Immigration officials confirmed Tuesday that they are suspending the publication of a weekly report that lists municipalities which refuse to hold inmates beyond their release dates.
The weekly “Declined Detainer Outcome Report” lists counties and jail facilities that refuse to honor immigration detainers. Those are requests from immigration officials to hold a suspect up to 48 hours beyond their scheduled release so they can be taken into custody for deportation.
Immigration and Customs Enforcement (ICE) began publishing the report only three weeks ago and each release has included errors. They have listed cooperative counties as refusing to hold prisoners and miscounting the number of detainers issued to counties.
“ICE remains committed to publishing the most accurate information available regarding declined detainers across the country and continues to analyze and refine its reporting methodologies,” spokesperson Sarah Rodriguez said in a statement. “While this analysis is ongoing, the publication of the Declined Detainer Outcome Report (DDOR) will be temporarily suspended. The DDOR has already sparked important conversations between ICE and law enforcement agencies across the nation, and the revised report will add to this discussion.”
ICE officials did not say how long the delay would last or if there would be a gap in data as the report is revised.
Still waiting for an answer: Early in the Trump administration, as part of 100 questions PRI is asking over his first 100 days in office (it has the hashtag #100Days100Qs), we asked if he would be more transparent about his increased immigration enforcement than administrations in the past.
The report was mandated in an executive order by President Donald Trump. That directive threatens to withhold federal funding from jurisdictions where law enforcement agencies refuse detainers. The order calls for both a weekly report and quarterly reports about the immigration status of those in all levels of the US prison system.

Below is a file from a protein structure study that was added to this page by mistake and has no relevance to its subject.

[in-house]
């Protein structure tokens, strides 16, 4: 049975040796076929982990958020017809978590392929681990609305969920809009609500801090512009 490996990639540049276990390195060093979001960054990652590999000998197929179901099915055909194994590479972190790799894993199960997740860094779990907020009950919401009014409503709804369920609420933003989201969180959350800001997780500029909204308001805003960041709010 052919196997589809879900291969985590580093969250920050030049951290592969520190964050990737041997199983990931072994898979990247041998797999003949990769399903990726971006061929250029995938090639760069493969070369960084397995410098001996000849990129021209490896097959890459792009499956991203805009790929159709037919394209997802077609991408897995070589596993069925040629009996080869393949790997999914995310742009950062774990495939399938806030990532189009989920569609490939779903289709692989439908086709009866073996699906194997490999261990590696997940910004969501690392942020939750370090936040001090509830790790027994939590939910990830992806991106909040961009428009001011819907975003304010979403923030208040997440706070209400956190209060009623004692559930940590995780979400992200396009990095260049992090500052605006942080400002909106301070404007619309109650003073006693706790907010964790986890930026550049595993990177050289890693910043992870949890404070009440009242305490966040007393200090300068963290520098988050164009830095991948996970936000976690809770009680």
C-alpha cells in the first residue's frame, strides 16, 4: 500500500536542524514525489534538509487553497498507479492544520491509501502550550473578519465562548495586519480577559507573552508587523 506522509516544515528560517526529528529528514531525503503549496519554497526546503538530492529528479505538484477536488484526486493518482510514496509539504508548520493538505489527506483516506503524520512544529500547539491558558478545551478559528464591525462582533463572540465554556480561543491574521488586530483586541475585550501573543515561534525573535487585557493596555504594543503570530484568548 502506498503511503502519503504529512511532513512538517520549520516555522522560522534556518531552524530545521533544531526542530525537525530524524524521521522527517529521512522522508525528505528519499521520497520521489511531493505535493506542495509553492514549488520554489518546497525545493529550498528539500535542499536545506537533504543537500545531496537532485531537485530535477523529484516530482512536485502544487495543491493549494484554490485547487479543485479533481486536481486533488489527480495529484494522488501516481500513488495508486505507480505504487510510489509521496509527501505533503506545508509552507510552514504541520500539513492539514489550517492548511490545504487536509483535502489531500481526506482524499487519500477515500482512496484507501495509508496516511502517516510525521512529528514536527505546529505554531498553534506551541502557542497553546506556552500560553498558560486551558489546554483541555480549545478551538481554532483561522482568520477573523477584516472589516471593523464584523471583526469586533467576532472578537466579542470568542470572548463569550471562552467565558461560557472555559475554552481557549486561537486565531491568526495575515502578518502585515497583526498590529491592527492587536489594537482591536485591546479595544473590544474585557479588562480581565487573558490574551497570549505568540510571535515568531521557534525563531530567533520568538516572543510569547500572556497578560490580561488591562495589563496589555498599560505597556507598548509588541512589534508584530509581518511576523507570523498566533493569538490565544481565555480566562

“This is clearly front and center of a big, announced priority of the Trump administration, and to cut off information is certainly not consistent with calling for more transparency,” says Sue Long, co-director of the Transactional Records Access Clearinghouse (TRAC), a program at Syracuse University that collects government data, including immigration statistics. “It's not good to have the public kept in the dark.”
See also: The data we no longer get about immigration
TRAC has collected ICE data for years using Freedom of Information Act requests, but recently ICE has stopped providing the data it sent in years past. The datasets now available on the TRAC website include all detainers issued from 2002 through 2015. It also includes records of how many people were deported from 2003 through 2016. Those datasets can no longer be updated in their existing format.
TRAC analyzed detainer requests with data available during the Bush and Obama administrations and found that ICE assumed custody of only 40 percent of people it requested be held by local law enforcement. It’s not a perfect analysis, says Long. ICE records only that a detainer was created, not if it was served to the law enforcement agency; multiple detainers can be issued to one person; and when someone is taken into custody, they do not record if the individual was picked up by the same law enforcement agency where the detainer was served.
Long suggests that the revised report should include details of how many detainers were issued to each facility, criminal history and why each detainer was issued.
“This is a one-week snapshot rather than including a cumulative picture,” she says. “Normally, with statistics, you have a method for updates. They don't have that, and I think that results in a very unfortunate and incomplete and misleading picture of what’s going on.”
In the first week’s detainer report, Franklin County, Pennsylvania, was listed as noncompliant. ICE said then that they issued five detainers but local law enforcement did not hold people.
Those five were entirely in error, says David Keller, chairman of the board of commissioners in Franklin County.
Franklin County had three open detainer requests from previous weeks, Keller says, and ICE had picked up two of those individuals. The third was still being held in the Franklin County Jail.